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What it means to be a good man: Finding good principles

<leness as defined by Western society has been changing steadily over the recent centuries. Therefore, what makes a good man has also changed. The stress in masculinity no longer lies solely on the physicality of a man as a protector and a warrior; additionally, the value of a male now includes his mental and emotional acuity. Because of this shift men have enjoyed the privilege of engaging in a more holistic human experience—one in which we can cry, laugh, love, and be vulnerable. However, this shift away from the physical worker-warrior model is not always in line with our current biological urges, and some men struggle to make this transition. They are not weaker.  Rather, these men need guidance to be able to embrace the newfound benefits of modern manhood. One crucial way to rise above the incongruence between the natural and societal demands is through the growth and development of strong principles that can help guide us to goals beyond our own inclinations.

Young males are more than twice as likely to be diagnosed with ADHD (11% of young males compared to 4% of young females as shown by the US Department of Health and Human Services). Furthermore, males are much more likely than females to be involved in gang-related activity and violent crimes.

Males are physical and there is no avoiding that truth. However, those who are unable to attain the academic rigor or the emotional complexity of males more suited for Western society are no less valuable and should not be treated as such (e.g. the “meathead”).

A good man is not defined by his achievements or societal demands; a good man is defined by the extent to which he lives in accordance with principles that facilitate a life of consciousness and other-centeredness, as opposed to a life of reactivity and impulsivity. Principles alone are neither good nor bad; they are beliefs that transcend the momentary decisions or emotions by guiding us towards actions that are in line with our core beliefs. 

A good man employs good principles in all that he does, no matter how insignificant. In doing so, he is preparing himself to have the character to achieve goals that would not be possible if he lived by compulsion and desire alone. Treating every decision and encounter as significant allows a man to prepare for the more crucial turning points in his life that may influence himself and others in a profound way.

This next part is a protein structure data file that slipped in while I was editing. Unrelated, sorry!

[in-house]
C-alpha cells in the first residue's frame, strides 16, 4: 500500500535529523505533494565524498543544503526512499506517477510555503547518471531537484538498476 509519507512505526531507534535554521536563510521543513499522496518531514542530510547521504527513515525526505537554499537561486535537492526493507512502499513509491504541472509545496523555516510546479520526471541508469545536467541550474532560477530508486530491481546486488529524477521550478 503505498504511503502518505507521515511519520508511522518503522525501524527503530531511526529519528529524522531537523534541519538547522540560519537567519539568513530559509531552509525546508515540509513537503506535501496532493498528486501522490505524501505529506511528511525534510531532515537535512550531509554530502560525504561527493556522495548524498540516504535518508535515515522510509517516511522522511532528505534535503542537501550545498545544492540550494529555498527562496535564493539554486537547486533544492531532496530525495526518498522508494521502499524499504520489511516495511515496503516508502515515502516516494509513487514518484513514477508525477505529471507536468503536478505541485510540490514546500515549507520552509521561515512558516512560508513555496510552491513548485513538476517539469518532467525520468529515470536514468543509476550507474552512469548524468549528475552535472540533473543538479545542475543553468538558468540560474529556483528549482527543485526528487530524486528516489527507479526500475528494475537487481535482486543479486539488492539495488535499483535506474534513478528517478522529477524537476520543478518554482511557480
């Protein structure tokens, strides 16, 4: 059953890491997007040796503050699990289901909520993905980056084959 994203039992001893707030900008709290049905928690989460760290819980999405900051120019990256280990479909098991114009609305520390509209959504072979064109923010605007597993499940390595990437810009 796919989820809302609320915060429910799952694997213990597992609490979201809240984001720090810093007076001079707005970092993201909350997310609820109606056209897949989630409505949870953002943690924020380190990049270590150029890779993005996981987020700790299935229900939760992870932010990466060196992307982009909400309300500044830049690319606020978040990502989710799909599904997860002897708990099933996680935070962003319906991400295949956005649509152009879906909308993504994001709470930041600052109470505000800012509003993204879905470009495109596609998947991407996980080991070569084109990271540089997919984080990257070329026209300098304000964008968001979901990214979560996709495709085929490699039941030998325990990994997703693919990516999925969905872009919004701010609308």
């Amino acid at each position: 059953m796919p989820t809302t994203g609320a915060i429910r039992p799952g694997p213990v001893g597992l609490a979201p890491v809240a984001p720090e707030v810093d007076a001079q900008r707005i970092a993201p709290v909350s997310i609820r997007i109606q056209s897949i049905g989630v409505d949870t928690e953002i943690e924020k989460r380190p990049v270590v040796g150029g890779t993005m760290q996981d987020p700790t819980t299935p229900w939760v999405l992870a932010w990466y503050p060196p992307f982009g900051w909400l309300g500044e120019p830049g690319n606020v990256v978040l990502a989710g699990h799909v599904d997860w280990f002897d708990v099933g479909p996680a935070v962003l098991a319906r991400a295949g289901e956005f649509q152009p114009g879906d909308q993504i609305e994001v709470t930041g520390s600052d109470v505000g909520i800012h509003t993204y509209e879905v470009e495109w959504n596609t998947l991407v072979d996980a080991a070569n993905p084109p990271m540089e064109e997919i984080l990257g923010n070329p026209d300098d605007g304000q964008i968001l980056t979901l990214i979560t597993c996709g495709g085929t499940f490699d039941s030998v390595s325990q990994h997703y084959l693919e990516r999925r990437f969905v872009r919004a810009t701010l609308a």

However, principles alone are not sufficient. Hitler had extremely passionate and transcending principles and was looking to better the world for certain lower Arian classes. However, fundamental to his principles was the persecution of others. On the other hand, Victor Frankl was a Jewish psychiatrist who survived Auschwitz through a combination of luck and unbending principles. Most of his decisions, whether it was choosing to shave or giving his bread ration away, revolved around growth and love for himself and others. In doing so, he did not let the inhumane and physical surroundings dictate his existence. As an alternative, he found a way to rise above the concentration camp and grow through the whole experience. In the end, he lost his family and his career, but he did not lose his sense of self or meaning, and he was able to continue living a life of service to the world.

These two very different men highlight the importance of equipping men with good principles based on love for others and the self.  There needs to be a move to help the modern man blossom and enjoy the contemporary potential for human flourishing (e.g., education, emotional complexity, decreased stress on physical survival, etc.), without denying the importance of the physical and old-fashioned masculinity. In order for these benefits to be enjoyed by all men, the instilment of loving and growth-oriented principles can provide scaffolding and serve as a guide during both the successful and adverse times in life. 

This essay is part of an ongoing series established by Chase Kimball. If you would like to have your own reflections published, please respond to the question “What does it mean to you to be a good man?” in an essay of 400-800 words and e-mail it to [email protected]

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